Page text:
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I think that it’s likely that we are not going to come to consensus on impacts of mask wearing (whether with regard to benefits or potential hazards). It seems like a discussion likely to head down a rabbit hole.

Going back to the OP’s question, @WilliamC, you noted that one part will be hard to enforce. Can you elaborate on what you were asking? What do you see as being hard to enforce?

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I’m not here to have a discussion on mask wearing, in fact I think I said I’m not an anti masker. I was instead trying to point out that there is likely more than “little to no impact” on the camping experience because of masks being worn constantly.

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I’d love to see a source for that. Would you mind sharing a link?

I don’t understand why the guideline simply asks un-vaccinated adults to wear KN-95 masks, which protect the wearer and are available at Staples. They are virtually identical to N95 masks worn by healthcare professionals. A year into the pandemic we should have enough N95 or KN-95 masks for everyone who wants them. That way, low risk youth could go mask-less without endangering un-vaccinated adults.

Guidelines are here:

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Thanks @WilliamNelson for the link. I sincerely hope the guidelines on camp get updated to reflect that info. I also wonder how that will impact the rules on youth campers, since they most likely won’t be vaccinated. It would be kind of silly to have the adults go maskless while the youth still have to wear masks. I really think my solution above makes the most sense. Unvaccinated high-risk or risk-adverse adults wear KN-95 masks in addition to everyone washing hands frequently, covering the mouth when coughing or sneezing, and daily temperature checks - these measures would greatly reduce the chances of anyone dying or getting hospitalized from coronavirus.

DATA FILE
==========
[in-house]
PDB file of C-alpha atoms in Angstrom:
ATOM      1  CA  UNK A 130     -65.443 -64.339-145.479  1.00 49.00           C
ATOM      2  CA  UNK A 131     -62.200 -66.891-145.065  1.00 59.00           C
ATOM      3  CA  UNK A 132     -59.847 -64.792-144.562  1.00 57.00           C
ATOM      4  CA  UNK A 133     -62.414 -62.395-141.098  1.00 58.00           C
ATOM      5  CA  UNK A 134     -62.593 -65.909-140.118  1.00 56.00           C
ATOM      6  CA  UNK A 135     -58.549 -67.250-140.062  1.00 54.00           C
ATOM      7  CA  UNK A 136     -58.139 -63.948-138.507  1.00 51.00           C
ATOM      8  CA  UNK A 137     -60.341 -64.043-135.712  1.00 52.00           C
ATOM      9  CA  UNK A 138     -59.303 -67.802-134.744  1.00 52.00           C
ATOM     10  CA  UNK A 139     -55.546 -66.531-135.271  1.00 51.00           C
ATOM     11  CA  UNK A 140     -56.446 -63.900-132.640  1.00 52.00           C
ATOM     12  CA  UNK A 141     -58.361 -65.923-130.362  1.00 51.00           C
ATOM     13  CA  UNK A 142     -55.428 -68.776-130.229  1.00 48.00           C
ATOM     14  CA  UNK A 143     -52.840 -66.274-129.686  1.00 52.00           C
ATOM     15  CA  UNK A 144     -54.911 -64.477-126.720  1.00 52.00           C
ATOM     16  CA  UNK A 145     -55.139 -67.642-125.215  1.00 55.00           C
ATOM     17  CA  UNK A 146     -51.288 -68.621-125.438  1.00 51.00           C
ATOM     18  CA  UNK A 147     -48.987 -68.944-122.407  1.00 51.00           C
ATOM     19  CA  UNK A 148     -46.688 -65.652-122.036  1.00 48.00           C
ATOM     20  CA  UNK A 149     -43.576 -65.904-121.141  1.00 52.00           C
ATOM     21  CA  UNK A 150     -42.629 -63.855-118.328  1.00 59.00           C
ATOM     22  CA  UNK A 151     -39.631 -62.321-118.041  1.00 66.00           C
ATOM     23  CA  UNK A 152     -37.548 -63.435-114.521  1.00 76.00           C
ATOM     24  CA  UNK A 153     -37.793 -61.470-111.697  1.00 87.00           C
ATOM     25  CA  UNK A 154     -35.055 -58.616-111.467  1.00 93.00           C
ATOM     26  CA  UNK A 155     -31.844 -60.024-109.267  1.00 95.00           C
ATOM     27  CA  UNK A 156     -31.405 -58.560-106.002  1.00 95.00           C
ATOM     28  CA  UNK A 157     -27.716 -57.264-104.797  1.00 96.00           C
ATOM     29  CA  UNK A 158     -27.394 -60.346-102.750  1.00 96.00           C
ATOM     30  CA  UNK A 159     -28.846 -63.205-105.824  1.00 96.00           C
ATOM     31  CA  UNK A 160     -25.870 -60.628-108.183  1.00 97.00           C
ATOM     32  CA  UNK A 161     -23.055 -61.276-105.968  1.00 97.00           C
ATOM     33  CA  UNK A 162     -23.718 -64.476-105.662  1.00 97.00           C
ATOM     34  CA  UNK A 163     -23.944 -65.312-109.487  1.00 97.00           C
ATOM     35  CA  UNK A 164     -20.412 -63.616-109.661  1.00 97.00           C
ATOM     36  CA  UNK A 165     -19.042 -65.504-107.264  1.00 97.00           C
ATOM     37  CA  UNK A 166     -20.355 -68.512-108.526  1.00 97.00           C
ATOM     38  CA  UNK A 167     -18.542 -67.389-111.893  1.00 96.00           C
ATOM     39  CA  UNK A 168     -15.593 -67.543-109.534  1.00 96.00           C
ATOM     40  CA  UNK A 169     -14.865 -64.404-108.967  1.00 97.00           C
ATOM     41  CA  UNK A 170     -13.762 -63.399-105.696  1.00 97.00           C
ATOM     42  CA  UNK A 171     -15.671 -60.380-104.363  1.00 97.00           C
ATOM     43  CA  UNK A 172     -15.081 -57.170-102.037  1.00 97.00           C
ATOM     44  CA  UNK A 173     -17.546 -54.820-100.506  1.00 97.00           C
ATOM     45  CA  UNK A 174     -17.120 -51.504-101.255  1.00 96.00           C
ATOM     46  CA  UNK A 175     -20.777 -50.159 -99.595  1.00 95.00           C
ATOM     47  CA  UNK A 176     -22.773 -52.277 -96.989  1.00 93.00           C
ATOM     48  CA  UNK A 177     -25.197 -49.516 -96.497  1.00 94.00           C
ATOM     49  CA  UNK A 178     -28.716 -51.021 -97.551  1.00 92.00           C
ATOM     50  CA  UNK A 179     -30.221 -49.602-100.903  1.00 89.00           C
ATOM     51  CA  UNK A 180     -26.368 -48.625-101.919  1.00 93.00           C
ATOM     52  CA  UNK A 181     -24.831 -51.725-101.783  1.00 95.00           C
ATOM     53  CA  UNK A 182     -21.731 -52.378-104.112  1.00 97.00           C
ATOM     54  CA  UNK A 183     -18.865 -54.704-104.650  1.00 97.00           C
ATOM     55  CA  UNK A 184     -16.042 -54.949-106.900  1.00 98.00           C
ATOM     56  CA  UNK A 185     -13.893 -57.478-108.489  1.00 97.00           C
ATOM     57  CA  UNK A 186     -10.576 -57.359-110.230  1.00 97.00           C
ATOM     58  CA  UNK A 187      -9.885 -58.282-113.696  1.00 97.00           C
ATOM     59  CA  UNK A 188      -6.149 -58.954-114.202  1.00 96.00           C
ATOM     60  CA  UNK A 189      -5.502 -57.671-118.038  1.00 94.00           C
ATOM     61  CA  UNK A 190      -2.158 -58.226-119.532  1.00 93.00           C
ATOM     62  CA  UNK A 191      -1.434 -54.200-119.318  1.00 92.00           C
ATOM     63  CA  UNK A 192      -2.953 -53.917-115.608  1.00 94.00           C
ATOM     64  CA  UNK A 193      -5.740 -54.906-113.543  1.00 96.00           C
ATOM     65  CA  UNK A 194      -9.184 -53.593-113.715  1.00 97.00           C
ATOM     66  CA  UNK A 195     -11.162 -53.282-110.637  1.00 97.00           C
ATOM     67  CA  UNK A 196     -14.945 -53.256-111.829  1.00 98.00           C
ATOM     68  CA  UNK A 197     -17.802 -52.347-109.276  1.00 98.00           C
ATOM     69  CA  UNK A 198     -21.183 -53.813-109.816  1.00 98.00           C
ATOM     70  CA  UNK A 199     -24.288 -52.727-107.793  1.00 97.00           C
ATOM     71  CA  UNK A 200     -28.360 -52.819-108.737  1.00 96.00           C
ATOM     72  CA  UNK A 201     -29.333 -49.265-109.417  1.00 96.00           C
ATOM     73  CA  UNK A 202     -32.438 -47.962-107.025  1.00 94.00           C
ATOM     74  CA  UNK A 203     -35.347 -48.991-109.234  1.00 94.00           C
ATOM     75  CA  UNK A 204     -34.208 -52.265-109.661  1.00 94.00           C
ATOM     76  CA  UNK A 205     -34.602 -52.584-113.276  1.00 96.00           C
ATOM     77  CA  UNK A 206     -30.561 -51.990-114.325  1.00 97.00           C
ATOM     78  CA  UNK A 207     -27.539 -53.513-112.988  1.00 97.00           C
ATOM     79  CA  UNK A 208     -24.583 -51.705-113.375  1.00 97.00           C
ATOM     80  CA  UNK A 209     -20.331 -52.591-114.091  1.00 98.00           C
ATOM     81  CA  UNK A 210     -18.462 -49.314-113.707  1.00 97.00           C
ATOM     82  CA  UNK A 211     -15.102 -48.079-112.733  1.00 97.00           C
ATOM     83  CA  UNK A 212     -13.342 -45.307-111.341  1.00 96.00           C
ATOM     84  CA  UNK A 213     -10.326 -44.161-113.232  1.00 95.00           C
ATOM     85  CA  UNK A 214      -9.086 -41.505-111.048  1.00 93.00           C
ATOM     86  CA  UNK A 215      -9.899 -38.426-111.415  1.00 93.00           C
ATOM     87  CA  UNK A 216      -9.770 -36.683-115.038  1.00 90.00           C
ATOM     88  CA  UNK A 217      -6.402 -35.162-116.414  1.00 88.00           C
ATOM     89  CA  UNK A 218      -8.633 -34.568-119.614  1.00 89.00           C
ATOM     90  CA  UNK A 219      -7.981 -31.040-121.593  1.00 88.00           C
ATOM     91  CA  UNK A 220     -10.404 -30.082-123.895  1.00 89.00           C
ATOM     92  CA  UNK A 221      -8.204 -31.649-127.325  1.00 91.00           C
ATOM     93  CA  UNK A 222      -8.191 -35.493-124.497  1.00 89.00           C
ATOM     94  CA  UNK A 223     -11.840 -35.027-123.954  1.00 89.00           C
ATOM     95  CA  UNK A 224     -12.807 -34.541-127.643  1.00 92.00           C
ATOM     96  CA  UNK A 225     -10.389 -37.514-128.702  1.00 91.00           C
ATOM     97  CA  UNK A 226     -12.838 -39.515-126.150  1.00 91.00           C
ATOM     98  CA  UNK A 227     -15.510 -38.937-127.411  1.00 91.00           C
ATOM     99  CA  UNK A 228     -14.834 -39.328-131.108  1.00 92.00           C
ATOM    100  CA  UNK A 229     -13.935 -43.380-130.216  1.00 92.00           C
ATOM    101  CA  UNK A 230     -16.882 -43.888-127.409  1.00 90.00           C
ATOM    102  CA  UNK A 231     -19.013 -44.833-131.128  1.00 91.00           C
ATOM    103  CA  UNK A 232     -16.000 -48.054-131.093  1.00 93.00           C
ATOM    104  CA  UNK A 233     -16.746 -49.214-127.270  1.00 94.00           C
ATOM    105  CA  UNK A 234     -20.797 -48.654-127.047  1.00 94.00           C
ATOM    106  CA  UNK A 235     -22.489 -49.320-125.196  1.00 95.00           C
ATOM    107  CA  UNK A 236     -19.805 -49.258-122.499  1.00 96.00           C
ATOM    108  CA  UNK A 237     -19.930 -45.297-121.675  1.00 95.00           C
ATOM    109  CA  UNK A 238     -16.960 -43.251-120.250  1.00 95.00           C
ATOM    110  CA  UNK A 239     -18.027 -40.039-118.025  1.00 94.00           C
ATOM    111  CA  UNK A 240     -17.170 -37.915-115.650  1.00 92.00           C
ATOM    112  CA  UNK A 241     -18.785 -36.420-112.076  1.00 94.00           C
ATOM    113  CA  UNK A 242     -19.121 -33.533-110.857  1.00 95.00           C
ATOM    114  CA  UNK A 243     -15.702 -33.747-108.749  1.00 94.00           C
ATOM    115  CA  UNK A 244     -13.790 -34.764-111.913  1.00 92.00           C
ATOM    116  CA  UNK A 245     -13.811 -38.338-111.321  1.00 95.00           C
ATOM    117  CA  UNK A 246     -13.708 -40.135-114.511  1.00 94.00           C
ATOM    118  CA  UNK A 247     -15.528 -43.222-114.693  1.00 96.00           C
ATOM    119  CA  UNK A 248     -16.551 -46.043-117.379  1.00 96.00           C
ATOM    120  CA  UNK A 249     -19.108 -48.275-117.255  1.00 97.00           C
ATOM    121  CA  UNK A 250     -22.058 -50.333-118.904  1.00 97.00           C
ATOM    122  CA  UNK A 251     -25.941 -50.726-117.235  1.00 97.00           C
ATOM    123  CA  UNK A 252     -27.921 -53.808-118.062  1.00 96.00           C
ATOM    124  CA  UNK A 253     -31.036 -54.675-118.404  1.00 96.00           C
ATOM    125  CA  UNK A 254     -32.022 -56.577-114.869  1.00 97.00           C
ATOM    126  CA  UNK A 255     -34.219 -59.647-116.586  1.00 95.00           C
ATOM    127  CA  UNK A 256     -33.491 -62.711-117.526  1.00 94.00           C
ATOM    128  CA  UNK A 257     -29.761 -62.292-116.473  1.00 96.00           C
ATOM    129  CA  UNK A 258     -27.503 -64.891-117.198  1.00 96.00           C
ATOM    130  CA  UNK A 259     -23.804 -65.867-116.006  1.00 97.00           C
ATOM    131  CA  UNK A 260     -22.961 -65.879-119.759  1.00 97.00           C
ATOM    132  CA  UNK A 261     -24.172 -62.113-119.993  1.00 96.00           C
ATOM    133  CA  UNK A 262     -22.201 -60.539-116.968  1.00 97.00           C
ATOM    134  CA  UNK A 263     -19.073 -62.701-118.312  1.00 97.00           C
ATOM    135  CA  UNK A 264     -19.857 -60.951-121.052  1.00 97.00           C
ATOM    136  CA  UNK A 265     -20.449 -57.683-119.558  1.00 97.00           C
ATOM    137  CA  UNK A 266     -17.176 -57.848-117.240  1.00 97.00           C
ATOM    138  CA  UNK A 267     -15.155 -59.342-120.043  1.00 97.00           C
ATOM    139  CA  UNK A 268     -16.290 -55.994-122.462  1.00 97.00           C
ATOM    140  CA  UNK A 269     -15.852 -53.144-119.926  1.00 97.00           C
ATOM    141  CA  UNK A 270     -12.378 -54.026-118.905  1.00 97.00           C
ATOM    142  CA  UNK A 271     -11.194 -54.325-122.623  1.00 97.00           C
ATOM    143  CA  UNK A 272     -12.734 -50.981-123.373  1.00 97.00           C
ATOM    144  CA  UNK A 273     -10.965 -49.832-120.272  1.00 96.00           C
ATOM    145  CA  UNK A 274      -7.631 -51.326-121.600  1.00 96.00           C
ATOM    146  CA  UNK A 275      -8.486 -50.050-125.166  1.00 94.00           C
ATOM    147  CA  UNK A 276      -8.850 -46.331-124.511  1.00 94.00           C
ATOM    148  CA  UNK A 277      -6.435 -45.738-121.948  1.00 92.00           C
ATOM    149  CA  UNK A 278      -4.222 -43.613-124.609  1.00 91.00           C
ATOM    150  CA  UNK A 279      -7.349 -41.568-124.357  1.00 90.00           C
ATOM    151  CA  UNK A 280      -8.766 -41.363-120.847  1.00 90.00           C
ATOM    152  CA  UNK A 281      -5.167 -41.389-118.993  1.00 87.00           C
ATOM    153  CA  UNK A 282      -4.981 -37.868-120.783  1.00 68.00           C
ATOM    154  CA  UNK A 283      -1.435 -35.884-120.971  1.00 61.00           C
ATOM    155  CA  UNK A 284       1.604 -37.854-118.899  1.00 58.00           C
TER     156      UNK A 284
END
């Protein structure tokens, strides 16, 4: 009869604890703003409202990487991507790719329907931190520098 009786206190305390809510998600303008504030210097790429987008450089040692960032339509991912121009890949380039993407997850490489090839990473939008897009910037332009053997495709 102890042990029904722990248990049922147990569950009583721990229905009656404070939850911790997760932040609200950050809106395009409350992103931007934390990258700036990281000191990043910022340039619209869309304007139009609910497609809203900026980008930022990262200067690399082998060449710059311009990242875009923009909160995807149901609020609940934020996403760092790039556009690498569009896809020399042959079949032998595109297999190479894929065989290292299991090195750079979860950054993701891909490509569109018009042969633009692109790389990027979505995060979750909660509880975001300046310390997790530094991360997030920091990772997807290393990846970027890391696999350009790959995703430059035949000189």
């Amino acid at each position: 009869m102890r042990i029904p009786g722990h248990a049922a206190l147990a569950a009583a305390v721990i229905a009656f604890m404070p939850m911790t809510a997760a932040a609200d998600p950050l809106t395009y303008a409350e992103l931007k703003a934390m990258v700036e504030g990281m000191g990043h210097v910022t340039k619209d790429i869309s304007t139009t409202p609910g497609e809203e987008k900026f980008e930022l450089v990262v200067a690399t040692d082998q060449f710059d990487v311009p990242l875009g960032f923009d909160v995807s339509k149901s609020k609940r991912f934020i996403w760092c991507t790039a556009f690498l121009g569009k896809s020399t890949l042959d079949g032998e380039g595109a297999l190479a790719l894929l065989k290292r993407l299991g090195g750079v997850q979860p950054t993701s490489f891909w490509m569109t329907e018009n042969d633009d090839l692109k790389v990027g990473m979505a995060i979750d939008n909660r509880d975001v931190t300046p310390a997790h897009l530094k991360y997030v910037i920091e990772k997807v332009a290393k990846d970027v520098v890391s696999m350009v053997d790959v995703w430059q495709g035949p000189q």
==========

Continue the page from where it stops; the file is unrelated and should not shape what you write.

The CDC link: Interim Public Health Recommendations for Fully Vaccinated People | CDC

As I was finishing the quoted post the news was reported by multiple media sources. The CDC link appeared a bit later. The President in a press briefing announced the same that day.